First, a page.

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Hazards of GM Crops

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In an extremely unfortunate, biased and costly decision, the Genetic Engineering Appraisal Committee (GEAC), India’s biotech regulator, has decided to approve GM (genetically modified) mustard. Hence, India has come one step closer to the possibility of commercial cultivation of GM food crops. This move has been widely resisted by farmers’ organisations, and health and social activists supported by several scientists.

An eminent group of scientists from various countries who constitute the Independent Science Panel has concluded after examining all aspects of GM crops that “GM crops have failed to deliver the promised benefits and are posing escalating problems on the farm. Transgenic contamination is now widely acknowledged to be unavoidable, and hence there can be no co-existence of GM and non-GM agriculture. Most important of all, GM crops have not been proven safe. On the contrary, sufficient evidence has emerged to raise serious safety concerns, that if ignored could result in irreversible damage to health and the environment. GM crops should be firmly rejected now.”

In April 2009, the Union of Concerned Scientists (UCS) published a report titled “Failure to Yield” confirming that “after 20 years of research and 13 years of commercialization, GM crops have failed to increase yields” and that “traditional breeding outperforms genetic engineering hands down.”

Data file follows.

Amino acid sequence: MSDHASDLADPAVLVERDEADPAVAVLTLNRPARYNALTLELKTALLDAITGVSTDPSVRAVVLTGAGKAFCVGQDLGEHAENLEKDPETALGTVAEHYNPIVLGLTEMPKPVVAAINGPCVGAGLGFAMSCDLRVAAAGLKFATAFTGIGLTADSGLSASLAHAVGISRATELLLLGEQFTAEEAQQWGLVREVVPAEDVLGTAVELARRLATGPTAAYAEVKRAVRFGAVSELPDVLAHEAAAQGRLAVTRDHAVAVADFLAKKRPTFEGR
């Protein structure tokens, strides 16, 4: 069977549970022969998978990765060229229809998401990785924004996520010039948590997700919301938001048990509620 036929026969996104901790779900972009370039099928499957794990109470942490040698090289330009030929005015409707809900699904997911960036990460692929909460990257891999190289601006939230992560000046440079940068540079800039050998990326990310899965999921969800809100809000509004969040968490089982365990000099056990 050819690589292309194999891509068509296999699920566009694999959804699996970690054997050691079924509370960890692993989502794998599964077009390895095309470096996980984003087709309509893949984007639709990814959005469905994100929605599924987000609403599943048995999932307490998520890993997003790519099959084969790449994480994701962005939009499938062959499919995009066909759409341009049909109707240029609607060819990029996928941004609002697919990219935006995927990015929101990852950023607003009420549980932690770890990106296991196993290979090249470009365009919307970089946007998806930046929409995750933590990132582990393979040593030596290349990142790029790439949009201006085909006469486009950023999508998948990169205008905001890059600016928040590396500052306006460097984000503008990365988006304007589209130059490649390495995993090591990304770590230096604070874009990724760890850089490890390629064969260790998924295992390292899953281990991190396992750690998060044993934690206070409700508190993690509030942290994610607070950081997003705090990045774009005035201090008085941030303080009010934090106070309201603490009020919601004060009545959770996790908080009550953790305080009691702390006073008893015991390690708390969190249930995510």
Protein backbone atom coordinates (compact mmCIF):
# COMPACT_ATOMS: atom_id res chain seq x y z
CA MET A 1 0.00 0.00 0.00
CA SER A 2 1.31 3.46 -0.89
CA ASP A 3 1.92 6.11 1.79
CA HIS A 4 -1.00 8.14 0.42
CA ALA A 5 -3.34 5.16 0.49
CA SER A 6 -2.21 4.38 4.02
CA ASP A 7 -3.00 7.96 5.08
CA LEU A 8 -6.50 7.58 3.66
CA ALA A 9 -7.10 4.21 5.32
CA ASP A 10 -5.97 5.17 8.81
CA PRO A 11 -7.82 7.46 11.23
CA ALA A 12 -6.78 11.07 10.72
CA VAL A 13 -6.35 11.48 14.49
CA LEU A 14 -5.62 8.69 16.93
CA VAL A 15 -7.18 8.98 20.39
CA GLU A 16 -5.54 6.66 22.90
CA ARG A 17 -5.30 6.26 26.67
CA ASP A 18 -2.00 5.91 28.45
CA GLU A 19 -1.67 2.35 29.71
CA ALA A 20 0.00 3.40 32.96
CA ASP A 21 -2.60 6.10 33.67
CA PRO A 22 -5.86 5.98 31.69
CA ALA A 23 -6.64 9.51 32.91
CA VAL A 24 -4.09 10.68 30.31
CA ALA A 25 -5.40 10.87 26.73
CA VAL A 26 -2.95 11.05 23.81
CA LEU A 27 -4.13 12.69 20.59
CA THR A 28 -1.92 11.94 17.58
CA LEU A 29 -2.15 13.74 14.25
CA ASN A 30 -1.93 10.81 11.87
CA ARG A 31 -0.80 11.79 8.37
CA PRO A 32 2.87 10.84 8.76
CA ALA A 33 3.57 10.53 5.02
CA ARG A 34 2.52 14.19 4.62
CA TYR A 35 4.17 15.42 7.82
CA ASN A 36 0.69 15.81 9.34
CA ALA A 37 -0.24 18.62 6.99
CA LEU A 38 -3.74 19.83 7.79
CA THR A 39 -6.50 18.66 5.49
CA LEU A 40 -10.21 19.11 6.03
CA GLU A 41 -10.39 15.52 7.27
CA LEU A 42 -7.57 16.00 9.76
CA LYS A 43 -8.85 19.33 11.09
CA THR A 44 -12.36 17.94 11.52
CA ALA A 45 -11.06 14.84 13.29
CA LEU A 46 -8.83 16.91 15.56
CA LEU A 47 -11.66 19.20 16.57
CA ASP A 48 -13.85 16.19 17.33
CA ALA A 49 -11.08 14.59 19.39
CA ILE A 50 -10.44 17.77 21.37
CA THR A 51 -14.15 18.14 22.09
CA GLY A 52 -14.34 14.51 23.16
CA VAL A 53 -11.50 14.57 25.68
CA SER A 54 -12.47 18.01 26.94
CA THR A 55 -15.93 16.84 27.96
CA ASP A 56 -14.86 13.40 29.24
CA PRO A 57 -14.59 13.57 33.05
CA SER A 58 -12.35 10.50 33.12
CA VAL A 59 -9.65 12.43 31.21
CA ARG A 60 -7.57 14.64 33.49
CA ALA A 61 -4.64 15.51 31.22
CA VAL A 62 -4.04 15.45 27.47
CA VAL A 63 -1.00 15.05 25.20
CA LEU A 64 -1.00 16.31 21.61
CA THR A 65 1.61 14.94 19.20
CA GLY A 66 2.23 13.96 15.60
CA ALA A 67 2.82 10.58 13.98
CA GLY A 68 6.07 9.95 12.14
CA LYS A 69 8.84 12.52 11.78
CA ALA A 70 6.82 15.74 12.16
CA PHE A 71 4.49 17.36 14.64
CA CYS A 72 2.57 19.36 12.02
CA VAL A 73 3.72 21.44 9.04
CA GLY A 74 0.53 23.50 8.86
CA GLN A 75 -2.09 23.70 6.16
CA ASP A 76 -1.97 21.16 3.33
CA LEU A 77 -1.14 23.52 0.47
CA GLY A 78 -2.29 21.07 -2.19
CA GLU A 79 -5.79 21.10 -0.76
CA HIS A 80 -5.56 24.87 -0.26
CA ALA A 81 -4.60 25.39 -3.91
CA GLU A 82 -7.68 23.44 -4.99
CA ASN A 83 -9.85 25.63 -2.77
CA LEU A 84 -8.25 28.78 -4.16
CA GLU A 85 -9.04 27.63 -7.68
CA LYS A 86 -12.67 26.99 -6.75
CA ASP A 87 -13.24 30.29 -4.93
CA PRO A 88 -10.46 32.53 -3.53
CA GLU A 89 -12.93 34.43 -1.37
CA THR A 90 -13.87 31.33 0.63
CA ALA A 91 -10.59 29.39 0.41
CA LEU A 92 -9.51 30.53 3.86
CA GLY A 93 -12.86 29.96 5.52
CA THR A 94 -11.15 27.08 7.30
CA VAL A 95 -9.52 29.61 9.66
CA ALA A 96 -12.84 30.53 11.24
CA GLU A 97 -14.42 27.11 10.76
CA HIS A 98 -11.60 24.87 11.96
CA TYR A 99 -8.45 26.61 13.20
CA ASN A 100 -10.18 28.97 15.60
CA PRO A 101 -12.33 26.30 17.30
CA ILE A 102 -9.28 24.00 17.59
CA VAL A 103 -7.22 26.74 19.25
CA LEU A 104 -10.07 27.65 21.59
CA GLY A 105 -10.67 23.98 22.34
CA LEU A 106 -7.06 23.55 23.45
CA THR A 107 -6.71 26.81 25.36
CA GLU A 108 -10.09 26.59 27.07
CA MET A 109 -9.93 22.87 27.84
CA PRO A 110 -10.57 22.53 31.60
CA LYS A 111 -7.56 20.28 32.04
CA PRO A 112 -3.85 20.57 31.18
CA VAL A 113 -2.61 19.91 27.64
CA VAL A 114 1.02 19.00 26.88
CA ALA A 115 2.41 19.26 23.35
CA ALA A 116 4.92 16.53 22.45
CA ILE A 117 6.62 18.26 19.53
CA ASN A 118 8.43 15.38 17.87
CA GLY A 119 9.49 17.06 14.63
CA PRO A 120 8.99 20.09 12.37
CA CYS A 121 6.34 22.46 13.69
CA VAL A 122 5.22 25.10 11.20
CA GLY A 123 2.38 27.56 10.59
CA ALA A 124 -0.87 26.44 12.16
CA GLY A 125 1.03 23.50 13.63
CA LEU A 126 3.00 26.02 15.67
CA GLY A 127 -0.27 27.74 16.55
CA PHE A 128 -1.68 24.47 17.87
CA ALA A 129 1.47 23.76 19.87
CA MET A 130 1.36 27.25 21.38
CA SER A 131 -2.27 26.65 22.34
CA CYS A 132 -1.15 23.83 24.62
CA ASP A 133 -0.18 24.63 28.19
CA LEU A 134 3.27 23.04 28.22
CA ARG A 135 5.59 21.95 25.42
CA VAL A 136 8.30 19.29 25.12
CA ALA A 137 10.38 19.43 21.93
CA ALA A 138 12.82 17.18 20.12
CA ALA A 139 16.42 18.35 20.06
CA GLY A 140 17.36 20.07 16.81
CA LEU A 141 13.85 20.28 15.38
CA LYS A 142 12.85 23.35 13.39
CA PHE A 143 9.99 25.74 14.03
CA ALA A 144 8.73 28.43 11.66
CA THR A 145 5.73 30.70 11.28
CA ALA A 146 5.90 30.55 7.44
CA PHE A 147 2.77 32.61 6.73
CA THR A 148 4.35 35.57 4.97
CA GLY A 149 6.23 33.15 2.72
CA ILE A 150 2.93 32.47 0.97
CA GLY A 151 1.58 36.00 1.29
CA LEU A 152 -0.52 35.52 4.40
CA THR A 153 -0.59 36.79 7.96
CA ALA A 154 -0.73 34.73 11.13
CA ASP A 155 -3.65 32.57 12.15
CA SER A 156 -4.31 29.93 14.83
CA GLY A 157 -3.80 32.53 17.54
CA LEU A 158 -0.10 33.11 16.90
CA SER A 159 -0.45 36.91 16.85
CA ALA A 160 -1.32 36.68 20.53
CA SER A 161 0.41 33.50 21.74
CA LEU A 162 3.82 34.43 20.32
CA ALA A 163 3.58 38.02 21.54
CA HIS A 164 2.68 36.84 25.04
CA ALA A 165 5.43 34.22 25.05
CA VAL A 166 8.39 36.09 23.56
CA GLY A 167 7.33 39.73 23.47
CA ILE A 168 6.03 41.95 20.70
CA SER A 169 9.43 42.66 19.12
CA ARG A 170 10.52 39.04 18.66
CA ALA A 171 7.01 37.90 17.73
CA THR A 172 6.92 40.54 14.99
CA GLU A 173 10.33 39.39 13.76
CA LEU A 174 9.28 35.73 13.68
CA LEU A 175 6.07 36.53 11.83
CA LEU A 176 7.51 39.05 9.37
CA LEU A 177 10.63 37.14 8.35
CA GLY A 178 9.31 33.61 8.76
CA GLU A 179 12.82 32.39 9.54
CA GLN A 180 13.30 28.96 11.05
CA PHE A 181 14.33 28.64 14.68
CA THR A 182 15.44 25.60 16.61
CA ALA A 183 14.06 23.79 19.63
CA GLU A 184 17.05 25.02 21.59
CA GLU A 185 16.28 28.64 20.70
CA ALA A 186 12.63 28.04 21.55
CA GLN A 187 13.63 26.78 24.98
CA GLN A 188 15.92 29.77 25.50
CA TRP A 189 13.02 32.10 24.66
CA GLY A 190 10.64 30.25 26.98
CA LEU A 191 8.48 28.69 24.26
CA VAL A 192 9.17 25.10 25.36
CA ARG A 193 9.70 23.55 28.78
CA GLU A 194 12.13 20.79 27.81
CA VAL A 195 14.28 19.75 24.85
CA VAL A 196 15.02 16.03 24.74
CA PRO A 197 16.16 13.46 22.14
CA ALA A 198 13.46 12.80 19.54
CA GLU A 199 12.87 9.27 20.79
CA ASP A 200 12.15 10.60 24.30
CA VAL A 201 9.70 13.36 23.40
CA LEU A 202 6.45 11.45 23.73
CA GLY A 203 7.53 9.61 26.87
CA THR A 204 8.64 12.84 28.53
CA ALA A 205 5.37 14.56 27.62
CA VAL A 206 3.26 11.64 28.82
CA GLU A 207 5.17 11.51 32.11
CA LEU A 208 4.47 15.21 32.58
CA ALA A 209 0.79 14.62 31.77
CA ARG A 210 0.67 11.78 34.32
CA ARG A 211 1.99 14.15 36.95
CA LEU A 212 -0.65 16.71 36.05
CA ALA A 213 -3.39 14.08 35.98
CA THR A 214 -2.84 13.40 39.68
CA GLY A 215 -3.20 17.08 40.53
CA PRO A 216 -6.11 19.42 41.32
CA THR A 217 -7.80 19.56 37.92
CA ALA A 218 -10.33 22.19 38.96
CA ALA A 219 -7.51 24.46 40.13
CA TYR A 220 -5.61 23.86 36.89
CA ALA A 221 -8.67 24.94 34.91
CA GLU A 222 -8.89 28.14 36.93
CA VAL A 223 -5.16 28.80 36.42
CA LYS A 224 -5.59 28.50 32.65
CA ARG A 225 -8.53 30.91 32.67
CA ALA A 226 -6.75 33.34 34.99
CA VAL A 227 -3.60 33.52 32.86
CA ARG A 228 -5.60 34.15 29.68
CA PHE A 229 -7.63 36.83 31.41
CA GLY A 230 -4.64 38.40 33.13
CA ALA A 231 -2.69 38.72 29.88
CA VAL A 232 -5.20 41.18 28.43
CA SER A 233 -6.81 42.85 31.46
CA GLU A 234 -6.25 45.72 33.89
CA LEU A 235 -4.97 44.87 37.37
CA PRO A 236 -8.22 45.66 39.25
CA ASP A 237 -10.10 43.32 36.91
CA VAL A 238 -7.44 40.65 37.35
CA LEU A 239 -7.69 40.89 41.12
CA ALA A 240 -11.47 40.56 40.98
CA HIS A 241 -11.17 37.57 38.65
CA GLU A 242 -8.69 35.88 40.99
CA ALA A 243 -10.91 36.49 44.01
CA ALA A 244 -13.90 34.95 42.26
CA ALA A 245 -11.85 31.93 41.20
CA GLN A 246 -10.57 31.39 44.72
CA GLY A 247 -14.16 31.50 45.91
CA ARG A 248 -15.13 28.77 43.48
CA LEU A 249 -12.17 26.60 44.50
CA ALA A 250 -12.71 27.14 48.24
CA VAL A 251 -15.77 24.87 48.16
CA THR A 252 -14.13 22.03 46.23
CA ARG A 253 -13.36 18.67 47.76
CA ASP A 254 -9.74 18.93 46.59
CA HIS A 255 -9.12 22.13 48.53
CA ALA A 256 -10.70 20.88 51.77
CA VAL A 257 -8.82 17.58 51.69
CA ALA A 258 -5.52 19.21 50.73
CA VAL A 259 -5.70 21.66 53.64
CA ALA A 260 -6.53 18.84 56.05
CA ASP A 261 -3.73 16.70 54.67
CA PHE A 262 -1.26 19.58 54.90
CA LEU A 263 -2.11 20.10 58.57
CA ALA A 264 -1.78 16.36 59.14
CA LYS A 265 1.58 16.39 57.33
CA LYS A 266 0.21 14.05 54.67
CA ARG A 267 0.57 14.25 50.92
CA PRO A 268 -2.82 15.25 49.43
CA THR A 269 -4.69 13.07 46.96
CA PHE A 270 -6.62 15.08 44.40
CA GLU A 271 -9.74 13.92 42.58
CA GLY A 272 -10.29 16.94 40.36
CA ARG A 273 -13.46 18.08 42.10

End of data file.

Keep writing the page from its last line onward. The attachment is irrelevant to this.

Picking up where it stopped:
One might wonder why GM crops spread in the United States (US), even though several scientists (in addition to farmers and activists) have opposed GM organisms (GMOs). A complaint that the US Securities and Exchange Commission had filed in the US courts hints at the various forces responsible for this. The complaint stated that a leading GMO company had bribed 140 officials between 1997 and 2000 to obtain environmental clearances for its products. The company admitted this charge and paid a penalty of $1.5 million.

Linkages between officials and GMO companies can be seen in several instances in India as well. For example, the illegal release of GMOs in the first place, and the way in which estimates of damages suffered by the Bt cotton crop were brought down. Unknown to most people and even neighbourhood farmers, several highly unsafe and questionable trials of GM crops were permitted. The efforts of multi-national corporations (MNCs) to penetrate, influence, corrupt and dominate national farm research are another serious concern.

The recently approved GM mustard is not directly linked to any MNC, but everyone knows who will benefit once GM food crops are allowed. MNCs are waiting with their list of GM food crops. Hence, GM mustard is being used as a trojan horse to clear the way for the invasion of Indian agriculture by MNCs.

Bharat Dogra

NEW DELHI

Updated On : 19th May, 2017

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